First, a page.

Do planes fly above rain? A flying plane skillfully negotiating the clouds above, seemingly unfazed by the soggy ground below is a sight to behold.
That is when many people wonder and ask, ” Do planes fly above rain clouds”?
Come with us as we investigate the exciting intersection of technology, meteorology, and the unstoppable will fly.
And all this to answer, ” Do planes fly above the rain?”
Yes, planes can fly above the rain and they do it quite often because the rain clouds usually do not go beyond 6,500ft and planes fly above that range.
Do Planes Fly Above Rain?
Yes. Planes regularly fly above the rain.
Rain-producing clouds develop very low down in the atmosphere and rarely extend beyond 6,500ft. In fact, some even touch ground as fog impeding visibility.
Such rain clouds are dense and heavy with moisture and do not rise high enough to have any impact on commercial flights.
Flight altitudes and Rain
Commercial flights fly at about 35,000ft. An altitude some 10,000 ft above most rain producing clouds.
Thunderclouds are a different matter. These can reach 60,000ft, far too high for any plane to fly over.
Around them a phenomenon called windshear suddenly changes the direction of fast-moving air currents.
These buffering winds make thunderstorms much too hazardous to simply fly through even at a jet airliner’s cruising speed.
An Important Consideration
In rare conditions in the cold high altitudes, moisture drawn from the cloud freezes as ice on the wings.
There is an equally rare chance of the plane stalling, or heavy rain causing a ‘flame out’ extinguishing the engine.
Cruising Altitude based on Rain
In the vast majority of instances, once in flight, modern aircraft are not unduly impacted by rain.
A small aircraft will feel more of an impact than a large jet-propelled aircraft traveling very fast at around 575 mph.
In minutes, they shoot through relatively small, localized weather as they climb towards the higher atmosphere.
High up with the jet streams, they are unlikely to meet ordinary rain.
Instead, they encounter massive global weather systems capable of hurricane strength winds and unpleasant turbulence.
It happens when the plane encounters:
- Sudden up and down drafts
- Pockets of air with low pressure
- Below zero temperatures
Preferred Altitudes for Commercial Aircraft When Raining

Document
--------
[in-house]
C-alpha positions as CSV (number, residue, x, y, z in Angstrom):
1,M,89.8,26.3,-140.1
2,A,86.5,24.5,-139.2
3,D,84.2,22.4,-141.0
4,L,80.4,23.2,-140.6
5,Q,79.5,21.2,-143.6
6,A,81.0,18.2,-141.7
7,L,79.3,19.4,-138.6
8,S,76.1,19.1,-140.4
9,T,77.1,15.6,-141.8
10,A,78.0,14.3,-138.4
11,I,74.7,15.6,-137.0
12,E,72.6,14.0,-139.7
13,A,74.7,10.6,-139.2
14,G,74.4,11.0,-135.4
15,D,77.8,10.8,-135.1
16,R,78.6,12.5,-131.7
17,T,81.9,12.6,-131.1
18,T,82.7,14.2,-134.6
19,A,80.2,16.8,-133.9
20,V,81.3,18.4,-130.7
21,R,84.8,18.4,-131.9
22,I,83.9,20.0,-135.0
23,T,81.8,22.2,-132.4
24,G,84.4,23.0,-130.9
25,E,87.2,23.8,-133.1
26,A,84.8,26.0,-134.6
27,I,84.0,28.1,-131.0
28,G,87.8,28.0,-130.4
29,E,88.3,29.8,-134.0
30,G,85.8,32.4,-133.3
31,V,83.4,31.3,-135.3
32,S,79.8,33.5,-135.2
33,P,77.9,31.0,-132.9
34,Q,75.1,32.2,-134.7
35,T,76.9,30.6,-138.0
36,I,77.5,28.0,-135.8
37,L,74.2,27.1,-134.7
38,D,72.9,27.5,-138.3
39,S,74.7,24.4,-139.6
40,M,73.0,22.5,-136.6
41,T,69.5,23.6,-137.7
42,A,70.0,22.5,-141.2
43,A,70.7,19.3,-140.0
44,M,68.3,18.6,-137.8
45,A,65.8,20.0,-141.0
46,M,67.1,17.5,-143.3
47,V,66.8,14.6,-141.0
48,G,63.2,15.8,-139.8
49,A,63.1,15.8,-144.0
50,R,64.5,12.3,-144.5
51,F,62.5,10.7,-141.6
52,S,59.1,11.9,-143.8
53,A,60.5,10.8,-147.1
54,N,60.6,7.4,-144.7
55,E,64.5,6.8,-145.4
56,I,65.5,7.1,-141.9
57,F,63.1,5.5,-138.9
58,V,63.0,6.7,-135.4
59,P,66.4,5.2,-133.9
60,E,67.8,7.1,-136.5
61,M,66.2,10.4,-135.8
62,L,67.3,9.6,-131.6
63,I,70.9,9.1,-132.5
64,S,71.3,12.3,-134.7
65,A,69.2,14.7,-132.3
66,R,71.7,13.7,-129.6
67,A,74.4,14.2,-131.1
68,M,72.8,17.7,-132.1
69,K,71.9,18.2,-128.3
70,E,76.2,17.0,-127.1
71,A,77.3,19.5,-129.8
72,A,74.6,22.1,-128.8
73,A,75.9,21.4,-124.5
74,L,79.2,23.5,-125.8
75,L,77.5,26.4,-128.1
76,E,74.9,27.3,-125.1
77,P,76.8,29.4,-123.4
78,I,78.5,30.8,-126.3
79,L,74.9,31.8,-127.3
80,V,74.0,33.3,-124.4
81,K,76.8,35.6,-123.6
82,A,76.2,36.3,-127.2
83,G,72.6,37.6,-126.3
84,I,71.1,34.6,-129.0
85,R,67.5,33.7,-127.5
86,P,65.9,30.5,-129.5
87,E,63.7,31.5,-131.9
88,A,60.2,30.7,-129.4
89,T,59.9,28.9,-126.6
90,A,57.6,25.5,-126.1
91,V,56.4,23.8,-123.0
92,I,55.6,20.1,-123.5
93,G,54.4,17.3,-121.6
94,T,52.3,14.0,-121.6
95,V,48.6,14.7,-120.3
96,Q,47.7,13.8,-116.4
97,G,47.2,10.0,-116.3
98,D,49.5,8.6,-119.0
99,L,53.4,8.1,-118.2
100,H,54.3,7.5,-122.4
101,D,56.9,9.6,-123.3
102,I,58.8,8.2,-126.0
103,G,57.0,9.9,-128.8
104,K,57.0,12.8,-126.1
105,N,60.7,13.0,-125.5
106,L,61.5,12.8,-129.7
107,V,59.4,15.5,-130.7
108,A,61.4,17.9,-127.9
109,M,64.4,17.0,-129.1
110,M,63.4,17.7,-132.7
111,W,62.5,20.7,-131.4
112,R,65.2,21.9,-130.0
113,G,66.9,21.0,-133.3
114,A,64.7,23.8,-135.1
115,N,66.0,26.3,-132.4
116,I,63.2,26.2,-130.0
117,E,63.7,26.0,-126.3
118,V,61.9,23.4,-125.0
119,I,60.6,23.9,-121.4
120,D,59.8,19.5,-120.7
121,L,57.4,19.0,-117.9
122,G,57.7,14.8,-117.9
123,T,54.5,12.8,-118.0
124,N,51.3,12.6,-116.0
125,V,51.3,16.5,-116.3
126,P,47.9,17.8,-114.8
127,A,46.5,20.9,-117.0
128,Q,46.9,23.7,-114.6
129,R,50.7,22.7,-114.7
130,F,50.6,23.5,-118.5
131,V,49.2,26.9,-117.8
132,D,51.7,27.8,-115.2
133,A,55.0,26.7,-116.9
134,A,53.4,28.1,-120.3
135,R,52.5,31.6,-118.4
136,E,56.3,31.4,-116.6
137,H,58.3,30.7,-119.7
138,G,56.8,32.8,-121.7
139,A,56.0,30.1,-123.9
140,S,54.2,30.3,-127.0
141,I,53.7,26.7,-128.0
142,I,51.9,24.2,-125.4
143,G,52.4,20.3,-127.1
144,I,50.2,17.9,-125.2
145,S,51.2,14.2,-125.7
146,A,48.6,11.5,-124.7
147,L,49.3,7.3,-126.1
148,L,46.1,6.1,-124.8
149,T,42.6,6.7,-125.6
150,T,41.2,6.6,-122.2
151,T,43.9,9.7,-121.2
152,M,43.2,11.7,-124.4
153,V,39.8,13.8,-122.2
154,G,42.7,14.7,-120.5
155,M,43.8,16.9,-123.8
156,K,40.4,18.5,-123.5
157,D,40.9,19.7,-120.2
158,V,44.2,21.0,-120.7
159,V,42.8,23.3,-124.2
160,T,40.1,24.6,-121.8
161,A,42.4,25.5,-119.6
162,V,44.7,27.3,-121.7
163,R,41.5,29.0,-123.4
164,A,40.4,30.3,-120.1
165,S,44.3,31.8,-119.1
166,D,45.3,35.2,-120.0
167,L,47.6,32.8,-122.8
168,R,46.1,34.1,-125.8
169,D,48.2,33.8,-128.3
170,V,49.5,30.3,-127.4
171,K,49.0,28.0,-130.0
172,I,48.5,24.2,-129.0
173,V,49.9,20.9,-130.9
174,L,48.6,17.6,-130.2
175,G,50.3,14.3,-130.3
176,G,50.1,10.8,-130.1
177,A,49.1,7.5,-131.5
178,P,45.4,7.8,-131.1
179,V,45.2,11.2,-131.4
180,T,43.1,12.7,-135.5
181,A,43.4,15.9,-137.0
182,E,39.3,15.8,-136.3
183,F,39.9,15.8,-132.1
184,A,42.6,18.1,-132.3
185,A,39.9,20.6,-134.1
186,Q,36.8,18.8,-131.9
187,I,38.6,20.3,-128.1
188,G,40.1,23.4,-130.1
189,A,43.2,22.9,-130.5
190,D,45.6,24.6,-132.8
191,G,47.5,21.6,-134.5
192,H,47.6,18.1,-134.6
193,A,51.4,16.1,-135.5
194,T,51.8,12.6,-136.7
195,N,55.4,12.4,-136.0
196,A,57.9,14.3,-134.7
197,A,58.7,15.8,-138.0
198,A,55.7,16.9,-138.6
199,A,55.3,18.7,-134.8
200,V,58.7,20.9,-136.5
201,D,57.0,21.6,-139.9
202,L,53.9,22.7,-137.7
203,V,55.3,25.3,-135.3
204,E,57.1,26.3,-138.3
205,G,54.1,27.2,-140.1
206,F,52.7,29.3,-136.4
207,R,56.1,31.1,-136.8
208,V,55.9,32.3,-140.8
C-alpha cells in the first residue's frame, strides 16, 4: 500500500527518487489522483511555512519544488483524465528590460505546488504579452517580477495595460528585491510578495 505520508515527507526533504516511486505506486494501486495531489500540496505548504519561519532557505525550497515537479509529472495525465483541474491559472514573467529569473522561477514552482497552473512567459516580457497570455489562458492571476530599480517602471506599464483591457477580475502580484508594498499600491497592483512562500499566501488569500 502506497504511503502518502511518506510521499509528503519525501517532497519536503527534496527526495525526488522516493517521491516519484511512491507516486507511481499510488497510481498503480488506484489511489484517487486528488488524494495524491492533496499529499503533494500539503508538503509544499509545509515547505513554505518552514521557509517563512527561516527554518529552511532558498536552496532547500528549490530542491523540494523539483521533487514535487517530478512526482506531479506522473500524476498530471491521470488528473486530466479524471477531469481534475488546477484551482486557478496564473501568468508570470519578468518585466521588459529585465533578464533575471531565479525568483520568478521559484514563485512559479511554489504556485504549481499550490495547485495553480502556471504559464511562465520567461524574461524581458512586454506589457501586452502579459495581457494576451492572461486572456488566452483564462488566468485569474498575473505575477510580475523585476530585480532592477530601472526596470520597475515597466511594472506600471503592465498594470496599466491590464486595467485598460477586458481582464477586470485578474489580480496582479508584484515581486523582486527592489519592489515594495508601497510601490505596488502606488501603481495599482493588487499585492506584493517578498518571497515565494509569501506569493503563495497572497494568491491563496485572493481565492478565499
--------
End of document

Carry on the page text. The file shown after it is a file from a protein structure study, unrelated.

In high wind and heavy rain conditions, all planes are grounded.
Weather systems that are hundreds of miles across and stretch into the atmosphere for ten miles are more than capable of producing severe weather nasties.
This is when you might encounter subzero ice rain and golf ball sized hailstones.
In normal flying conditions, commercial aircraft fly at altitudes where the air offers less resistance to save fuel.
They fly direct routes to hubs in flight routes at altitudes between 32,000ft and almost 40,000ft, often reaching their set cruising altitude just minutes after take-off.
And that is obviously way above than rain clouds.
How Can Planes Fly Above Rain and Rain Clouds?
Aircraft are designed and built to fly in all sorts of weather conditions.
Normal rain has no impact on the structure of the plane or on its performance.
It is mainly because the pilots are highly trained on how to fly in all types of weather and have a bank of technology to help them make informed decisions.
Managing Visibility While Raining
Pilots and airlines prefer to err on the side of caution and not fly in the poor visibility of heavy rain conditions.
This is especially true if low temperatures mean there is a risk of the raindrops freezing onto the windshield or icing the wings.
Heavy rain in itself is not a problem even for a plane in the air. The instruments are designed to take over flying in low visibility.
The Role of Tech in Helping Planes Fly
There are all sorts of technology on board modern aircraft, including autopilot, but the pilots undertake the take-off, landing and taxiing.
They need at least 18,000ft of visibility to land and travel from the runway to the terminal building safely.
In poor weather, visibility is the main concern, not how well the plane handles.
Fact: Normal heavy rain has no impact on large commercial planes although it does sometimes ground smaller aircraft and in certain conditions render them not legal to fly.
Effect of Rain on Aircraft Performance
Planes can fly above rain because there is little to no effect of rain on aircraft performance.